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First Love with a Book

Christopher Caruso

Christopher Caruso is TASC's senior vice president for ExpandED Schools.

As I was visiting with 6th graders (including Jenaba Sow, the "after-school convert" who led this Schoolbook article) at PS 109 in Flatbush, two themes kept cropping up. One was students' emerging love of reading. The other was their self-awareness regarding the importance of social intelligence.

The first came through a boy named Carlos, who currently spends an hour each day with three other students and a tutor in his book club, reading "The Skin I'm In."

"It was boring at first, like most books," he said. "But after I started reading it with everyone else, I didn't want it to end. And when the book was done, I wanted there to be more. That's never happened to me before."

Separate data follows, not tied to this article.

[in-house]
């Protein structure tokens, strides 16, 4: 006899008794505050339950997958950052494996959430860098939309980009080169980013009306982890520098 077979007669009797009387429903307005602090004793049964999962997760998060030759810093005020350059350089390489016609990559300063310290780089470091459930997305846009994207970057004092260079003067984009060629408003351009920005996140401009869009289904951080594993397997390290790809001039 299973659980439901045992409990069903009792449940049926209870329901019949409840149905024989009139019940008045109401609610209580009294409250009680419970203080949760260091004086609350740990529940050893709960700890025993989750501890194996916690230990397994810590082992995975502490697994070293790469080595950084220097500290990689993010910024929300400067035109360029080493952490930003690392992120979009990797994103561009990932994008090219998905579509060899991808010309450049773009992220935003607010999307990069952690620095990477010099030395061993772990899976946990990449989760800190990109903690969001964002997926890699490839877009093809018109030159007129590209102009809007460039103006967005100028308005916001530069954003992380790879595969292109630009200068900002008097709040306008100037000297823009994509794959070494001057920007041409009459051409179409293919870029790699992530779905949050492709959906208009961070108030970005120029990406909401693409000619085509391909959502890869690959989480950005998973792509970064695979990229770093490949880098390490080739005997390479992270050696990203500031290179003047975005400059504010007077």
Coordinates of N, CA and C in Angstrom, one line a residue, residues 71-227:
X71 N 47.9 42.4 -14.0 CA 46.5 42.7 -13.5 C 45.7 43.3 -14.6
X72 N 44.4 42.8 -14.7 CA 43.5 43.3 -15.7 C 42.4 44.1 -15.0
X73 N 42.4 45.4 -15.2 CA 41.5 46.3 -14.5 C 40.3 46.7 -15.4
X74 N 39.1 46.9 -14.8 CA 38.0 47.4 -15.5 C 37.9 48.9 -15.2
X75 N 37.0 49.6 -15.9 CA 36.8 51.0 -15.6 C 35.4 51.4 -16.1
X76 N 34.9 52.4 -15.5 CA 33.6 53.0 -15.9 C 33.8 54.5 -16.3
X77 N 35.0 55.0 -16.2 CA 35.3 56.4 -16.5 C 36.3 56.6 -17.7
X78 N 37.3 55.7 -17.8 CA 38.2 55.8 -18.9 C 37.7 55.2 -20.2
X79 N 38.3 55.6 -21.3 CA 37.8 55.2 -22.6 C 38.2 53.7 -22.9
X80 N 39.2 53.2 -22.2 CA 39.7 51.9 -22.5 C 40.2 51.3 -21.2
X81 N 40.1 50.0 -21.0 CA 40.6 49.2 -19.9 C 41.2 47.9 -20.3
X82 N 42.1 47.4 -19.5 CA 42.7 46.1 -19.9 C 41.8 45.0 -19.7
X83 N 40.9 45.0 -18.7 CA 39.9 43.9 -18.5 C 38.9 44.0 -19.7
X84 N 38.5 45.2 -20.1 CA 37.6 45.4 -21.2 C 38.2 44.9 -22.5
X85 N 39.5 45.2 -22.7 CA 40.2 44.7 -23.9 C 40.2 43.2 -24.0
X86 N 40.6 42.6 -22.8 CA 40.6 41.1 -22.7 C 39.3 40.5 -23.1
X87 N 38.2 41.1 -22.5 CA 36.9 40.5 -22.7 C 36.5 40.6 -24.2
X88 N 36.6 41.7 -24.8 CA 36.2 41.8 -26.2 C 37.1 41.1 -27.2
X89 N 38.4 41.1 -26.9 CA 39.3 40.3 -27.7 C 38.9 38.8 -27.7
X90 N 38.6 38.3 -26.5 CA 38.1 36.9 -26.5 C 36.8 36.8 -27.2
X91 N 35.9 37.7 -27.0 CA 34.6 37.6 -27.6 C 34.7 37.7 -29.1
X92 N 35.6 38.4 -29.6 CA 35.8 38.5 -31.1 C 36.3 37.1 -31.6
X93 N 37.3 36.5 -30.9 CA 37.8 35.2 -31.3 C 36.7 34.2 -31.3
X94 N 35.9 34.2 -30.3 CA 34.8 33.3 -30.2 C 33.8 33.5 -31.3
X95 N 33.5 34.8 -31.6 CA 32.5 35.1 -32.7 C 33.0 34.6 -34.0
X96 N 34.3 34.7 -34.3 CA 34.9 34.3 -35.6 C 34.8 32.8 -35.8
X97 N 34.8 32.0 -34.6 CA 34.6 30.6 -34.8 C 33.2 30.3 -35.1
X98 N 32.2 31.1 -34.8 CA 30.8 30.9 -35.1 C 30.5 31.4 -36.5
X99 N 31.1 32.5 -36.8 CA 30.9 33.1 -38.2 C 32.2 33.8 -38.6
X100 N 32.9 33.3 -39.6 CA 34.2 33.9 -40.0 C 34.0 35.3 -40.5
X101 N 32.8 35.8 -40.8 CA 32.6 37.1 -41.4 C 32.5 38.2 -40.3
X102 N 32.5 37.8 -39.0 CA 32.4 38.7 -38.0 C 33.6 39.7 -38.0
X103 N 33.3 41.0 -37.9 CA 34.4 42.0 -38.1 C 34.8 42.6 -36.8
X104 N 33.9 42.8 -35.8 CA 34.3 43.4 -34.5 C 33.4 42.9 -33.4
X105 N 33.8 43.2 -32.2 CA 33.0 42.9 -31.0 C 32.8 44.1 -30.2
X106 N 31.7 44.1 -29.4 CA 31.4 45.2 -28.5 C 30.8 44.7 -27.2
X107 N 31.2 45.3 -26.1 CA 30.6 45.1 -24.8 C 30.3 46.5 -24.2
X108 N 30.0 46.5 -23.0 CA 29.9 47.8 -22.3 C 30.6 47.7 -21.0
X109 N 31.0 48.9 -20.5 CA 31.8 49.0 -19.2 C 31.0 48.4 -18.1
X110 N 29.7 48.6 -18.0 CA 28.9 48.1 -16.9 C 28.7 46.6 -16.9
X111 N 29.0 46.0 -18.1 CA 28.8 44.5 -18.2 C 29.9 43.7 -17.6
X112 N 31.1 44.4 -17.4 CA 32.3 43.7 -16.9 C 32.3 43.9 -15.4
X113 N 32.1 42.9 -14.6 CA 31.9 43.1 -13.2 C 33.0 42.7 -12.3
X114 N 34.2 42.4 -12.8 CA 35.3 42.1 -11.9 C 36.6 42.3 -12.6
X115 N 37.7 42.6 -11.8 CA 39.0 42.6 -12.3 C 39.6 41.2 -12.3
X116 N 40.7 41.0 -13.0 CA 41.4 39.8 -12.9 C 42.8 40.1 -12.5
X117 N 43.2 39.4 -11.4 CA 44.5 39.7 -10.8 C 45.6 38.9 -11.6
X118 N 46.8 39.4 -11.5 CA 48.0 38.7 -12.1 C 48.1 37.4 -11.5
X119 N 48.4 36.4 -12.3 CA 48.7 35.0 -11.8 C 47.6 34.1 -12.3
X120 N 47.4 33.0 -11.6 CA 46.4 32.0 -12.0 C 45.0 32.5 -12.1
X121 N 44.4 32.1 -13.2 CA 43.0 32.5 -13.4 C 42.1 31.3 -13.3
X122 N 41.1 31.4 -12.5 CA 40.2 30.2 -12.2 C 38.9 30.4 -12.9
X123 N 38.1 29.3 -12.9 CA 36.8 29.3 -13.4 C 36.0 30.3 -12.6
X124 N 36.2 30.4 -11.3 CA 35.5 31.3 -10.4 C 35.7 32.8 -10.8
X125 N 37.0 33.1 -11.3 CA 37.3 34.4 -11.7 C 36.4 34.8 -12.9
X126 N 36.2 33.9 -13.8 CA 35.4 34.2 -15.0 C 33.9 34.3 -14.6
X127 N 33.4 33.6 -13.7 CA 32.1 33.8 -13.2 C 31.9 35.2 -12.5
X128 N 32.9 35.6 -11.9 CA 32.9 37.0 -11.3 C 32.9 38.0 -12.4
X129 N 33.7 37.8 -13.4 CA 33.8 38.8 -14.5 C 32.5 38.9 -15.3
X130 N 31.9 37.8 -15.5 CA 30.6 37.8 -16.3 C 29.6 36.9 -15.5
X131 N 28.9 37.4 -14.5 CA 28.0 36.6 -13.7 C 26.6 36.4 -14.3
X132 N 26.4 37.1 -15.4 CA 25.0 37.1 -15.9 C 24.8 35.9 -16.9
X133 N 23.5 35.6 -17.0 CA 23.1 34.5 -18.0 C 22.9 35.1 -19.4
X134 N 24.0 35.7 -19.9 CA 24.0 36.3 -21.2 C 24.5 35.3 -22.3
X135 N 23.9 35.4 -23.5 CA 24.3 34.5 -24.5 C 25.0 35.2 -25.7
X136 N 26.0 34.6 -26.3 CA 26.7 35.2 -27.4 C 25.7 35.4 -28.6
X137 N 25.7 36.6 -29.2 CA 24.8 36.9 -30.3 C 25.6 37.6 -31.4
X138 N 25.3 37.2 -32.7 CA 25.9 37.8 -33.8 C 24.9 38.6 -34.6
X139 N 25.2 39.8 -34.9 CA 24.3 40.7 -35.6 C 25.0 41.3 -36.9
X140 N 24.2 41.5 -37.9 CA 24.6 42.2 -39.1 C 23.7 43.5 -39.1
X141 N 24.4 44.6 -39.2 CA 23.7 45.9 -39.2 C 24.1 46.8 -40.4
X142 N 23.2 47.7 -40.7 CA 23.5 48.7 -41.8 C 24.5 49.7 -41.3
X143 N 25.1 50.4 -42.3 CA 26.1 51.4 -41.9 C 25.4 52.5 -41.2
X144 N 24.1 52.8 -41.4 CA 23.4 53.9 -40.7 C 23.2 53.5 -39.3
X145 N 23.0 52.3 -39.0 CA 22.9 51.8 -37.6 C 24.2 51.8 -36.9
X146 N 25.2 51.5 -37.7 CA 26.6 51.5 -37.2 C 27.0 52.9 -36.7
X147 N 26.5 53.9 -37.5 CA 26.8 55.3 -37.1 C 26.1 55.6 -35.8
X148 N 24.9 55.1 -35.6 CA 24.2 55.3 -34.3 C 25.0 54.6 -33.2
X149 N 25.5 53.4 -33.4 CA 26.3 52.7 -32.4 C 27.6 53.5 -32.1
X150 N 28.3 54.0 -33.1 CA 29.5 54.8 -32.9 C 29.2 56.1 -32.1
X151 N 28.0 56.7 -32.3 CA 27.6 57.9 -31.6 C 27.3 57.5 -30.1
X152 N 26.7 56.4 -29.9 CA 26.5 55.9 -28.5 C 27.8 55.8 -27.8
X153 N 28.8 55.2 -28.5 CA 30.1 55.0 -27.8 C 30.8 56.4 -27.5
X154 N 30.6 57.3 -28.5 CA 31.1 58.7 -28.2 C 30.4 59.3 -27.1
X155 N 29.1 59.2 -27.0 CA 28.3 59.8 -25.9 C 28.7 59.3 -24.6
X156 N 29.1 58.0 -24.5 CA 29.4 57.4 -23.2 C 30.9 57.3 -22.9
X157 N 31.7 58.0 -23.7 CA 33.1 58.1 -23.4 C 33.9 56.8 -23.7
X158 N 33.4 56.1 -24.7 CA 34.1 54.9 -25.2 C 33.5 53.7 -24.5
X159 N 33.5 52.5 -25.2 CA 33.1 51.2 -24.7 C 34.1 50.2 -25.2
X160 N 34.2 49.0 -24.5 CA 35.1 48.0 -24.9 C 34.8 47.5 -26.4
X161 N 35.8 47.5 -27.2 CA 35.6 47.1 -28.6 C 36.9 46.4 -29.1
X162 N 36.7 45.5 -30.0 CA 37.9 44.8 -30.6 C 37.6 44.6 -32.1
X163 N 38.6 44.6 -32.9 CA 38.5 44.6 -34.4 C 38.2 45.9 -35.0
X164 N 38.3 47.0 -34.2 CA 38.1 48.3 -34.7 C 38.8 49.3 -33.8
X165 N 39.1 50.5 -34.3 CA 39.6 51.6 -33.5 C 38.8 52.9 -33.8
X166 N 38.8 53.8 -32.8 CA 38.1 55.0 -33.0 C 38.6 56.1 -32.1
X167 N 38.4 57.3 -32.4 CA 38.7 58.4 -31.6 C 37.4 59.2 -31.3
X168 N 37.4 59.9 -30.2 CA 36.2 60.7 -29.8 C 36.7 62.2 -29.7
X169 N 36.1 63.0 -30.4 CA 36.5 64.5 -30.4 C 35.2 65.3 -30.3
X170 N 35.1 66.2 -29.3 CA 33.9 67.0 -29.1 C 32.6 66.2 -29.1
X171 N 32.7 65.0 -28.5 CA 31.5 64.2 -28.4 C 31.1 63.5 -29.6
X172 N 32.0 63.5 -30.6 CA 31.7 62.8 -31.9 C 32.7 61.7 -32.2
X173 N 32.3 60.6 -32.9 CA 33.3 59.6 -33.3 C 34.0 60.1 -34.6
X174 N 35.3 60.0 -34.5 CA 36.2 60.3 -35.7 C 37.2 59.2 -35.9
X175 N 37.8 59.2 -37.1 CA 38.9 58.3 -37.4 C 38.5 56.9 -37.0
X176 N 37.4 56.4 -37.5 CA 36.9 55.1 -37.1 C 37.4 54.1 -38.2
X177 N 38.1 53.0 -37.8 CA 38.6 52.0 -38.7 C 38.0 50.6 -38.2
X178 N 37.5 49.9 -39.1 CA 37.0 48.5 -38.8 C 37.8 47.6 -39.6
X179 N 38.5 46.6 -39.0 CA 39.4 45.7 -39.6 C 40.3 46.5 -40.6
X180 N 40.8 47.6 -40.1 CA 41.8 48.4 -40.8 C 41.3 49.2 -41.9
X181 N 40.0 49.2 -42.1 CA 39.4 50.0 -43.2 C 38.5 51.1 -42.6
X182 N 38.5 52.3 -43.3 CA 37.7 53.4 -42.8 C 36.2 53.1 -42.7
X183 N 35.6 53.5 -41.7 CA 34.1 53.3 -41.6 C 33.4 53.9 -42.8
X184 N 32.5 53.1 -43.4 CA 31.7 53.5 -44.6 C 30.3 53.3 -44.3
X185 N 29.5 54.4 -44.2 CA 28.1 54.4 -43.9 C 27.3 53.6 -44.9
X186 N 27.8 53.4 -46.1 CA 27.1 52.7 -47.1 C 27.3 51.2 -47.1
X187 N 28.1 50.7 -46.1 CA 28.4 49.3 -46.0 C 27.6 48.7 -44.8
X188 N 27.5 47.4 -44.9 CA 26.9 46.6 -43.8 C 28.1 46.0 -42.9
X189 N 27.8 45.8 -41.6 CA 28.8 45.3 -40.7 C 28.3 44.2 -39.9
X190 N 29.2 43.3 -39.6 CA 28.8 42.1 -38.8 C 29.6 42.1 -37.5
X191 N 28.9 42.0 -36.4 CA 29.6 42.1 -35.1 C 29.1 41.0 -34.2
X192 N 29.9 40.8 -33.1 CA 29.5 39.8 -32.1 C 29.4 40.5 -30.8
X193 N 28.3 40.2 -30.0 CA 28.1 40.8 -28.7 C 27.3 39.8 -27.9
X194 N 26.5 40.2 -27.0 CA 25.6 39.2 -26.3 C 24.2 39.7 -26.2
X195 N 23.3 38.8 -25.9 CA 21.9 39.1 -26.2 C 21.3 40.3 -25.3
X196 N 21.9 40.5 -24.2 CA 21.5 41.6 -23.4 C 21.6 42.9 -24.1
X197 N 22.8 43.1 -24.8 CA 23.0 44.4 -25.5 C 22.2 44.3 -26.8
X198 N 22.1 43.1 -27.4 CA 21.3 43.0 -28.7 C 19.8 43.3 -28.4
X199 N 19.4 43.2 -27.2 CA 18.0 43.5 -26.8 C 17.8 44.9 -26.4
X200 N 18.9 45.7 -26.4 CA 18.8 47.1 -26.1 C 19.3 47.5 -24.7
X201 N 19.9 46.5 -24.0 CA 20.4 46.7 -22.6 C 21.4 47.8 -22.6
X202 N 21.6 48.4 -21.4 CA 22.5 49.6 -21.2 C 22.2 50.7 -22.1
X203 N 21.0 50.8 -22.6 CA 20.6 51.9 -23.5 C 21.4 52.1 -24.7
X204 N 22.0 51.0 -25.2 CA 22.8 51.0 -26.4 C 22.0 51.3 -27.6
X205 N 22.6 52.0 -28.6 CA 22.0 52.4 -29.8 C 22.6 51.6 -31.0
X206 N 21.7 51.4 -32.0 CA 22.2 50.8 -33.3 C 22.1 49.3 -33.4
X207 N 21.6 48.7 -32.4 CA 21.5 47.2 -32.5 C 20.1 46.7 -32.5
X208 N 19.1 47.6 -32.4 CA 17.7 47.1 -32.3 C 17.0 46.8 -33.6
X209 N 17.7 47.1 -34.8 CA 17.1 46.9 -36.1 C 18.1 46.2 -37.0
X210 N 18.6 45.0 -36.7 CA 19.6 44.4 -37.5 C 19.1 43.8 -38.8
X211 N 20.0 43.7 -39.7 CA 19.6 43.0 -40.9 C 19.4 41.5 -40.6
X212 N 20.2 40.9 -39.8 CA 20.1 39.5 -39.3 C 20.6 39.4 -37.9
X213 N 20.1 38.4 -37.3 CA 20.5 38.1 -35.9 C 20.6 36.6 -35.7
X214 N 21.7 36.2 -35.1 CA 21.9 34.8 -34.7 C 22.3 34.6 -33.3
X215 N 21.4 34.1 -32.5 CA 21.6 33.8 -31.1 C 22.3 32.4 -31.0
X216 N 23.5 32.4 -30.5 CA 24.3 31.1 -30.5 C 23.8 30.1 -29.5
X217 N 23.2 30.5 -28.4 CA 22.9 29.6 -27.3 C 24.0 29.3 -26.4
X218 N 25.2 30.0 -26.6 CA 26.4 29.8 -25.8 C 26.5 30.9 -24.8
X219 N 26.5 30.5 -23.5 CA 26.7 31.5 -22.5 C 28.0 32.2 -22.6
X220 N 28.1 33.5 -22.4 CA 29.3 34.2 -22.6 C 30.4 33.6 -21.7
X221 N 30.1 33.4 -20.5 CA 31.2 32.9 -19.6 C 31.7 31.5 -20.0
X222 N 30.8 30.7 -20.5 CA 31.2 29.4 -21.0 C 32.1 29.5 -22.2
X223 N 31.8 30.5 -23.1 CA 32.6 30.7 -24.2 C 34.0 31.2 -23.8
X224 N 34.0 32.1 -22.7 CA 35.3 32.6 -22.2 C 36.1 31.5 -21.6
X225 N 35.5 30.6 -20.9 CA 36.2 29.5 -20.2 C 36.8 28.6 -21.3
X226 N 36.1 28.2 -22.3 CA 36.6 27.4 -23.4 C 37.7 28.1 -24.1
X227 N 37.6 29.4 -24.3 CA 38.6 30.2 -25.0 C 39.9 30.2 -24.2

Linda Parnes, the PS 109 librarian and Middle School Quality Initiative Coordinator, helps organize the tutoring in Carlos' expanded school day. "Before this year, many of our students would never think to pick up a book on their own. Now they look forward to working with their reading groups to choose what they might read next."

Principal Dwight Chase theorizes that students in the book clubs are beginning to understand that reading with deep comprehension is like learning to play basketball. "You have to practice." Once the muscles develop, it begins to feel natural.

Jenaba, who I mentioned earlier, is learning what it means to feel like a leader. She and her classmates take capoeira, digital game development and leadership classes led by Global Kids, PS 109's lead community partner. "I've learned to use my voice," Jenaba said. "I don't have to raise my voice for it to be a powerful tool. I have more self-control now than I had in elementary school, and I know getting angry isn't my only option."

 

 

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